Thursday, April 25, 2013

First Peopling of Ireland by the Daughters of Cain

Ireland First Peopled by the Daughters of Cain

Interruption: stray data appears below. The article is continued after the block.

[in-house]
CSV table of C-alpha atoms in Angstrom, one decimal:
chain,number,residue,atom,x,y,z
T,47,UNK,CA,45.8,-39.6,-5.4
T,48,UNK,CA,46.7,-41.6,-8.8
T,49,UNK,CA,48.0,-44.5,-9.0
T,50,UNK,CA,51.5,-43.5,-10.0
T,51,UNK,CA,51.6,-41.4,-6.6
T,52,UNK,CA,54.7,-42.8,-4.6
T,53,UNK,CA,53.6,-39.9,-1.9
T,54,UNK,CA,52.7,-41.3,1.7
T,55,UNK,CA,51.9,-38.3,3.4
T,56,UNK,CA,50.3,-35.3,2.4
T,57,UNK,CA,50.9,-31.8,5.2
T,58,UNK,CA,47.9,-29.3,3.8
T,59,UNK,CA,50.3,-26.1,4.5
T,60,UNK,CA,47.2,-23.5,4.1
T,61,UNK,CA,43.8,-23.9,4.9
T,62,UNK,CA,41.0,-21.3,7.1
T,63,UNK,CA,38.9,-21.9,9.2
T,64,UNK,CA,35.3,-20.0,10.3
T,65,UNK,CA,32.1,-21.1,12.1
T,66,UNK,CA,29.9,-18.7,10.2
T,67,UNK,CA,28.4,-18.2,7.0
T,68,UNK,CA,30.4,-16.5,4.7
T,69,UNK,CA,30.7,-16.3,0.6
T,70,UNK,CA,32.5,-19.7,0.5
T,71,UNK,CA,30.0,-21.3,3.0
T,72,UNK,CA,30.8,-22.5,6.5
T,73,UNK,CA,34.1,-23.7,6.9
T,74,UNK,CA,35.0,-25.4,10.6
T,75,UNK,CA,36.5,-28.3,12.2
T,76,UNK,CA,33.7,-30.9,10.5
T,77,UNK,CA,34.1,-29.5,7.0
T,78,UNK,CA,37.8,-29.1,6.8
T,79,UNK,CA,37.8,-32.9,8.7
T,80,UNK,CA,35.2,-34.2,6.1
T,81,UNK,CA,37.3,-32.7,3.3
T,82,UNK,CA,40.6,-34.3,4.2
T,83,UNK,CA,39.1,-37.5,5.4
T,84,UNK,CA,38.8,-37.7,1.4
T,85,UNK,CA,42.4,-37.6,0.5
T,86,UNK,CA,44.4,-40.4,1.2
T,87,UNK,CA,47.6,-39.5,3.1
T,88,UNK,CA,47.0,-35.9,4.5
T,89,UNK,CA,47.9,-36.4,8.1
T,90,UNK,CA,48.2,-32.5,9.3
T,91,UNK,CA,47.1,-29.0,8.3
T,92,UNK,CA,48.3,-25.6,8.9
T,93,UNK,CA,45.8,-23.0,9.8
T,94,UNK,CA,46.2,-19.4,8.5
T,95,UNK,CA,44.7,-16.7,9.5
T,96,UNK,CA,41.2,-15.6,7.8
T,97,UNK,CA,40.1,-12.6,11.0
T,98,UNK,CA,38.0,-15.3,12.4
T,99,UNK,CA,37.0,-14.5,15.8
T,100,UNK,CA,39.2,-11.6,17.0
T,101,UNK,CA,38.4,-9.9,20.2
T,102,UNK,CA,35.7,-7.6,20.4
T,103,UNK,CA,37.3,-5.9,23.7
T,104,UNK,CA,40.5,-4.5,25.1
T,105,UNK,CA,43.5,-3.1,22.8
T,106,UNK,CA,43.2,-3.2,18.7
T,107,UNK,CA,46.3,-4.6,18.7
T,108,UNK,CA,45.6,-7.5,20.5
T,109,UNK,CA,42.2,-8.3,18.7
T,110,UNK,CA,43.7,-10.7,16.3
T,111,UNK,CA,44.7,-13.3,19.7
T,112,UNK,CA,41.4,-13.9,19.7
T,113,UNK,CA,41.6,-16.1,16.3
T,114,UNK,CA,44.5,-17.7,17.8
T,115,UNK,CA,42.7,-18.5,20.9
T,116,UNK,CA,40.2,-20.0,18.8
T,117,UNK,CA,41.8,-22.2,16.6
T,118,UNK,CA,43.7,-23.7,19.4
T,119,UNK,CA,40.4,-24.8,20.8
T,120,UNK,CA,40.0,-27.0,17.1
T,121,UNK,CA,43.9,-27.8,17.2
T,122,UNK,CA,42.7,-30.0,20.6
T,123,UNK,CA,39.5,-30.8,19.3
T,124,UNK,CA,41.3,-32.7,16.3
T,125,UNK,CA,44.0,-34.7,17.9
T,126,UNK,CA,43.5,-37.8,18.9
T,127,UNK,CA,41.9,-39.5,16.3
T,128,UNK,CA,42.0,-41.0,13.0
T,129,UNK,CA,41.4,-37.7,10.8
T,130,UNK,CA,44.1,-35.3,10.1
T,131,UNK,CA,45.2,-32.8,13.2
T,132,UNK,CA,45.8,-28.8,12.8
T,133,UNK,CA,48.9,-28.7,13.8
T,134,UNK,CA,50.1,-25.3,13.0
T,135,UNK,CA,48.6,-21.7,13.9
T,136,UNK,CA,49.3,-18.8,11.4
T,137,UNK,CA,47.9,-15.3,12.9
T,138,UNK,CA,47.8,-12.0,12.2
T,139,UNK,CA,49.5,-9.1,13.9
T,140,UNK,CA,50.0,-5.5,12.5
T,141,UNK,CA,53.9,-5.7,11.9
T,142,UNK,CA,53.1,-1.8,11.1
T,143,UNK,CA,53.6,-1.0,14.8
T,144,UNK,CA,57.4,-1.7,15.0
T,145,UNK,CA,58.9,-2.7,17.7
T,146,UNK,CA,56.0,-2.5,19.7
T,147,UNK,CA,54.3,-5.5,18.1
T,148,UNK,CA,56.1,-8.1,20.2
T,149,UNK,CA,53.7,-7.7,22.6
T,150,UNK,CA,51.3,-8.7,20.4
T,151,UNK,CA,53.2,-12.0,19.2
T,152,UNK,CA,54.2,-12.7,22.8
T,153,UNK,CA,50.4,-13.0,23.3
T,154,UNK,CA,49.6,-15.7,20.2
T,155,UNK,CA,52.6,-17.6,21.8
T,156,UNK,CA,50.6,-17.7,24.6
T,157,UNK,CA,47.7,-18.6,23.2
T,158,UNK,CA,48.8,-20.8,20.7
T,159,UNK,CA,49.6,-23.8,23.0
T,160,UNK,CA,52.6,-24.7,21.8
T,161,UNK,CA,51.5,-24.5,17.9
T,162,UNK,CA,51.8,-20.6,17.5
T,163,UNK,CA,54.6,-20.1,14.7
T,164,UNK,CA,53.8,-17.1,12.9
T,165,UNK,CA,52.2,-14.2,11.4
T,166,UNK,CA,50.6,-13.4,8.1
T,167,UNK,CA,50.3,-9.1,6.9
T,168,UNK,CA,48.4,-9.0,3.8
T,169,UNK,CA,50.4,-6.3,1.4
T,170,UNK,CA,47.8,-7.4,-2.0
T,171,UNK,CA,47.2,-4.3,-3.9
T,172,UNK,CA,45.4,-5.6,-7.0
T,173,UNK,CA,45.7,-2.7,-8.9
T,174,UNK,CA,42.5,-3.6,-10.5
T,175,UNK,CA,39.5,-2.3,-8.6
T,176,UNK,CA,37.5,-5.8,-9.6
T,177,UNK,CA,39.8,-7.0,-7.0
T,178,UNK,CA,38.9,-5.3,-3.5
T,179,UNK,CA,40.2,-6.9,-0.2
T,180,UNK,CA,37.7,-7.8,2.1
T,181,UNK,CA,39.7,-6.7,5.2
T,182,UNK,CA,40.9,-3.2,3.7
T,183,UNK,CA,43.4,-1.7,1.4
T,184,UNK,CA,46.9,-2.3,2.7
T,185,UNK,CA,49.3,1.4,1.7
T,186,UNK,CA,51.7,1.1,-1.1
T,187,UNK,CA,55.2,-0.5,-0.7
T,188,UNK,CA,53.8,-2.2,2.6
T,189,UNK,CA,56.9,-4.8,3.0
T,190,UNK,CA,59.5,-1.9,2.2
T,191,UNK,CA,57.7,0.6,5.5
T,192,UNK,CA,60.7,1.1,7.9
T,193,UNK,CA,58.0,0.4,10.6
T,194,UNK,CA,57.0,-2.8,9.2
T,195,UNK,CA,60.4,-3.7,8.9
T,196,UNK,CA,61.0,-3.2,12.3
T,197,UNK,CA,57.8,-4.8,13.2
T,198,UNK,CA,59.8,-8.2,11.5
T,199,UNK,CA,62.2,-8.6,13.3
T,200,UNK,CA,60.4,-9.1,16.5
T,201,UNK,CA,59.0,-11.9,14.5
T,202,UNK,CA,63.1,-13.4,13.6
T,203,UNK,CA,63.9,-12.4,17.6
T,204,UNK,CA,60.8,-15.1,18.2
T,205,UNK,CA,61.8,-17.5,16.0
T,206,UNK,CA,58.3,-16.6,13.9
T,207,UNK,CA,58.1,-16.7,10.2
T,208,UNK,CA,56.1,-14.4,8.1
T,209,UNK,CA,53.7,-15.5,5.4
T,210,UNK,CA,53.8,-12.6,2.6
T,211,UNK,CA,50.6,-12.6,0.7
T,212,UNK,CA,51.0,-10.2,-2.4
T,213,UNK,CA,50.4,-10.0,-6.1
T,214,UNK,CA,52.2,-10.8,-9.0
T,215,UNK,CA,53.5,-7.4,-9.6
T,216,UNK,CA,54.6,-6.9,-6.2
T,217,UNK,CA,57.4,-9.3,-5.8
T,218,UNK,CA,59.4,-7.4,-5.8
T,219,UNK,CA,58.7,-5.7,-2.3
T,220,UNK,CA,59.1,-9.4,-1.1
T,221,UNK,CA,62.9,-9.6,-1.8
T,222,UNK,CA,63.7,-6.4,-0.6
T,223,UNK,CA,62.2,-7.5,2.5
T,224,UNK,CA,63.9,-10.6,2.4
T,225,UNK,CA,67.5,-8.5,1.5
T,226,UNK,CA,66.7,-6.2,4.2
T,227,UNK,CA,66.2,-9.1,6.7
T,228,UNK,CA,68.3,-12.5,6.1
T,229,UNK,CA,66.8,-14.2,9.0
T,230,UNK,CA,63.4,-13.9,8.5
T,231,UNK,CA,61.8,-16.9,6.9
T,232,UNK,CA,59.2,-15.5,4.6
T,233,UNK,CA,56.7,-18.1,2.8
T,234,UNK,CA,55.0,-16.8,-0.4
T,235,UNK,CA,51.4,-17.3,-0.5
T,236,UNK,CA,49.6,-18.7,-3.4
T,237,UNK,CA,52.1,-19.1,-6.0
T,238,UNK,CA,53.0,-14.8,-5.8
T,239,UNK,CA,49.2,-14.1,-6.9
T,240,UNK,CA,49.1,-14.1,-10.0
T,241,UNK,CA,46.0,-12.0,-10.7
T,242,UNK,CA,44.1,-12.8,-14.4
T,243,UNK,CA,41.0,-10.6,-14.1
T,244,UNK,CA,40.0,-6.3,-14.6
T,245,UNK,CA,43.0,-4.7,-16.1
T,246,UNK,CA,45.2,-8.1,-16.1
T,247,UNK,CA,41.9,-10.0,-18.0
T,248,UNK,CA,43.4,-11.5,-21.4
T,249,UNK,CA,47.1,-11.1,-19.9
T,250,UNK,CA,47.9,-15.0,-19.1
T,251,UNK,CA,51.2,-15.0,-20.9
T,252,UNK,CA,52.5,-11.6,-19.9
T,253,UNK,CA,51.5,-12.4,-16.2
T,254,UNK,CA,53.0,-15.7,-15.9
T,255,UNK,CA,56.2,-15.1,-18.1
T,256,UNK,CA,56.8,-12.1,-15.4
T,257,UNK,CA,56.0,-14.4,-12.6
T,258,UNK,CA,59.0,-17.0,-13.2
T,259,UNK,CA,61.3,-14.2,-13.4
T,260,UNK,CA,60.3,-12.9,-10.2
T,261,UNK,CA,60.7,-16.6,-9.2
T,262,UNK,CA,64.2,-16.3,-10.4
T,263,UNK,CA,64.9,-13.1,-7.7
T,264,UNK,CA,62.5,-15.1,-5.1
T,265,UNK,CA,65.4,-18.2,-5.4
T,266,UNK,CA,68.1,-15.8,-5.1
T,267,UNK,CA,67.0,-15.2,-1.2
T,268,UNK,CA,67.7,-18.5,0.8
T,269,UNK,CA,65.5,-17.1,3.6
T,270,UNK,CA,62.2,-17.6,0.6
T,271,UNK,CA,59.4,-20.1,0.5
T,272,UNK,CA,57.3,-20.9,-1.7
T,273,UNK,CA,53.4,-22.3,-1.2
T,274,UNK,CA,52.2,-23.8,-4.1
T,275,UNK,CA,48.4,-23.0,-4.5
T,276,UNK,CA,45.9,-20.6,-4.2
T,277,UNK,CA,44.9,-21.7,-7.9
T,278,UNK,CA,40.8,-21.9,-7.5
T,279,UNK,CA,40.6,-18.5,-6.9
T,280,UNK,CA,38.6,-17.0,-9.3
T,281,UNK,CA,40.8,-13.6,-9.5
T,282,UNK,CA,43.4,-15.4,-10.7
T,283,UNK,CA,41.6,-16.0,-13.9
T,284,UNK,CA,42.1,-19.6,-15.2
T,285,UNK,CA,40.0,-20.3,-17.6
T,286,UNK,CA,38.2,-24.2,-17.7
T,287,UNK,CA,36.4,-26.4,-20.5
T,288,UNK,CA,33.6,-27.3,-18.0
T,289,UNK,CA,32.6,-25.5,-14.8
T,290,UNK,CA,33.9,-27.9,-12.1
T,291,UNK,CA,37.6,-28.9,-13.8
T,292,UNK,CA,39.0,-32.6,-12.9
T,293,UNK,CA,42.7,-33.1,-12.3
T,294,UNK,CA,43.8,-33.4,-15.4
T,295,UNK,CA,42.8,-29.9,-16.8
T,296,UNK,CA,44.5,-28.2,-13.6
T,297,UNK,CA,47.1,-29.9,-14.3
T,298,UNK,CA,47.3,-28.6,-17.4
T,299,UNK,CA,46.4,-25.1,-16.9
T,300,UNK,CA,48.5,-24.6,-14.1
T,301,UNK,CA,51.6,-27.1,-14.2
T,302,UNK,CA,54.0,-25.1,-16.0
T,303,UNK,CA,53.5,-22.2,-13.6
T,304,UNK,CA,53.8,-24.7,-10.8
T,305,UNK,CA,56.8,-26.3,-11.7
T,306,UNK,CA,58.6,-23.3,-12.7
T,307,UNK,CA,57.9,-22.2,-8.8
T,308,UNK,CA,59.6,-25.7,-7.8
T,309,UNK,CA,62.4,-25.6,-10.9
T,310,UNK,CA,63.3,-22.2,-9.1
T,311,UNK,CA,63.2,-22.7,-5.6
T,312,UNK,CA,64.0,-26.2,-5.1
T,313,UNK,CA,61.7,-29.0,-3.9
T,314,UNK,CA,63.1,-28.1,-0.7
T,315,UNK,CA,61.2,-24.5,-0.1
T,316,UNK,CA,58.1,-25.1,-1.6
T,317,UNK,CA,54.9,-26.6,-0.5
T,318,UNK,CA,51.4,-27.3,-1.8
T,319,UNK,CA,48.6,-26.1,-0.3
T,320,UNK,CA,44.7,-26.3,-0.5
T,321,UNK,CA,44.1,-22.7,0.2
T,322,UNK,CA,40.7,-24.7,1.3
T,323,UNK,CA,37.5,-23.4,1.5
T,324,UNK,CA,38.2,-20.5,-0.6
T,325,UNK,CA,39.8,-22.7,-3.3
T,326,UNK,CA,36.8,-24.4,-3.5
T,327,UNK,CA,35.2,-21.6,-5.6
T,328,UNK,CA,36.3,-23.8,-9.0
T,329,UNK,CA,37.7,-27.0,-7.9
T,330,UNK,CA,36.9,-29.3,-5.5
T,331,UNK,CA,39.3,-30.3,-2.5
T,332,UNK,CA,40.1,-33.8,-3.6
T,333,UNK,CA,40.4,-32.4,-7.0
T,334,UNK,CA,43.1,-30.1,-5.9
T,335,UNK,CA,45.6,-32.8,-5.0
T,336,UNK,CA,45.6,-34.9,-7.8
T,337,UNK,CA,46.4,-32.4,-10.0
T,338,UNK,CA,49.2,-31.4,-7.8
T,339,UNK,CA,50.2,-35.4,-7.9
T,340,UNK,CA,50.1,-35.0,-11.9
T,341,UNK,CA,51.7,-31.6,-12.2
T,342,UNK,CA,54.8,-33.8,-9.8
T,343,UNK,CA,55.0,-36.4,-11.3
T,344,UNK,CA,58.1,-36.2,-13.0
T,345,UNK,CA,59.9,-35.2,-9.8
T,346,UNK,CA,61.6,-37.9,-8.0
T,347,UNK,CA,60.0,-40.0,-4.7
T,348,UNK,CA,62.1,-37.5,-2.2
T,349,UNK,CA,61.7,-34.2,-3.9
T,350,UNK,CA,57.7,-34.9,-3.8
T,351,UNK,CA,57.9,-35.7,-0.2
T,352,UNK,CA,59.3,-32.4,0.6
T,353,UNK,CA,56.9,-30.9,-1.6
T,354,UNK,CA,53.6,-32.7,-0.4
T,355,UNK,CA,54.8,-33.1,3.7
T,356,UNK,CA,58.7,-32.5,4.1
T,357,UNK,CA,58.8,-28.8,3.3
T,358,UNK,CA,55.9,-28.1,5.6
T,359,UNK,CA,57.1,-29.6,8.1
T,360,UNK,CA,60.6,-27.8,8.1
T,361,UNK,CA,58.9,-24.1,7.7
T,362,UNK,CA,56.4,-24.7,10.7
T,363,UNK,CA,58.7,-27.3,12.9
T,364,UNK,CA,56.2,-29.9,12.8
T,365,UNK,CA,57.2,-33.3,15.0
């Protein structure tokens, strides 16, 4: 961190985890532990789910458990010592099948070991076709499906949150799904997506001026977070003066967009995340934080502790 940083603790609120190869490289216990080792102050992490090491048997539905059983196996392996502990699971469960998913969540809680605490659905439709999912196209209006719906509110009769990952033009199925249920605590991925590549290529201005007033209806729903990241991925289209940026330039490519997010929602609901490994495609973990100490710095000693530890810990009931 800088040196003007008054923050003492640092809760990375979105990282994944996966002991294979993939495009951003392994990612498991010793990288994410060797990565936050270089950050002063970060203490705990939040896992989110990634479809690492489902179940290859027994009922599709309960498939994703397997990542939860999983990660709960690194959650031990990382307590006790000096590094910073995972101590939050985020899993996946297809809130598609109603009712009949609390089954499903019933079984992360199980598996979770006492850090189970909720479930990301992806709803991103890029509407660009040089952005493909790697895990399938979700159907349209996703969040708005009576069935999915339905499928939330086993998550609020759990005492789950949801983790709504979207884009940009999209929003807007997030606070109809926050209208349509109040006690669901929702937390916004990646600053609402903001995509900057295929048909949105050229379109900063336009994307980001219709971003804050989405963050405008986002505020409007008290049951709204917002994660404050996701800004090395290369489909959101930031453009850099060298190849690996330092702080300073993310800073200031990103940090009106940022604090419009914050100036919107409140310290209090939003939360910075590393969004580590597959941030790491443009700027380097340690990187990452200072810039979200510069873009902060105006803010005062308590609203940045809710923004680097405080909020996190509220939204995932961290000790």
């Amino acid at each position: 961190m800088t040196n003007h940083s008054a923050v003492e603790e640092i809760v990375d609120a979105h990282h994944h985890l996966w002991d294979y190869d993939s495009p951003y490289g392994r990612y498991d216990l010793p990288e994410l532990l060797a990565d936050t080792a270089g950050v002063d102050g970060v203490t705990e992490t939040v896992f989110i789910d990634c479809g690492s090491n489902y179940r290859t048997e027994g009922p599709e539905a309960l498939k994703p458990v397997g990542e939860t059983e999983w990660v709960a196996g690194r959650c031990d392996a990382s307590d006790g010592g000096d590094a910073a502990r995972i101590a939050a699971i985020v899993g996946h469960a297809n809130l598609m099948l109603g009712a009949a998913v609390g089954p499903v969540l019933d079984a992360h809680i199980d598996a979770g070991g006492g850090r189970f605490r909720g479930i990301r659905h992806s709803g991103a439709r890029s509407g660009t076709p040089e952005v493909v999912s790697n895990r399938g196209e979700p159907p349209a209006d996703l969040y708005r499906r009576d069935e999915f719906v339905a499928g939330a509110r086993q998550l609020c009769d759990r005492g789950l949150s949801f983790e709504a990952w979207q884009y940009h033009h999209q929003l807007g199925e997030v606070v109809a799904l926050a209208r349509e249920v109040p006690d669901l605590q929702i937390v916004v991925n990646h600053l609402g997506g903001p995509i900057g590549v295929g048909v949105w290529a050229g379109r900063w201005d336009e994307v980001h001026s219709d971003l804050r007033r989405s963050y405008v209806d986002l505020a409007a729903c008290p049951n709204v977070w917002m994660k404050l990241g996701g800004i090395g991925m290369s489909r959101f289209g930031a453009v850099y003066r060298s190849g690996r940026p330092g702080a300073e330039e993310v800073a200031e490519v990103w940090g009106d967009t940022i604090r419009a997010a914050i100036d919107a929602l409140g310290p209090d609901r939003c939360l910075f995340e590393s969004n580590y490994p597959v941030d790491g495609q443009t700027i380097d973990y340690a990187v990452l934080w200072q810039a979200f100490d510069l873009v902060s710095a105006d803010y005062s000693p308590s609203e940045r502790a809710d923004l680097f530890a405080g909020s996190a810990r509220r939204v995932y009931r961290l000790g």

Various stories were told of the first peopling of Ireland. Banba, with two other daughters of Cain, arrived with fifty women and three men, only to die of the plague. Three fishermen next discovered Ireland, and "of the island of Banba of Fair Women with hardihood they took possession." Having gone to fetch their wives, they perished in the deluge at Tuath Inba.155 A more popular account was that of the coming of Cessair, Noah's granddaughter, with her father, husband, a third man, Ladru, "the first dead man of Erin," and fifty damsels. Her coming was the result of the advice of a laimh-dhia, or "hand-god," but their ship was wrecked, and all save her husband, Finntain, who survived for centuries, perished {51}in the flood.156 Cessair's ship was less serviceable than her grandparent's! Followed the race of Partholan, "no wiser one than the other," who increased on the land until plague swept them away, with the exception of Tuan mac Caraill, who after many transformations, told the story of Ireland to S. Finnen centuries after.157 The survival of Finntain and Tuan, doubles of each other, was an invention of the chroniclers, to explain the survival of the history of colonists who had all perished. Keating, on the other hand, rejecting the sole survivor theory as contradictory to Scripture, suggests that "aerial demons," followers of the invaders, revealed all to the chroniclers, unless indeed they found it engraved with "an iron pen and lead in the rocks."158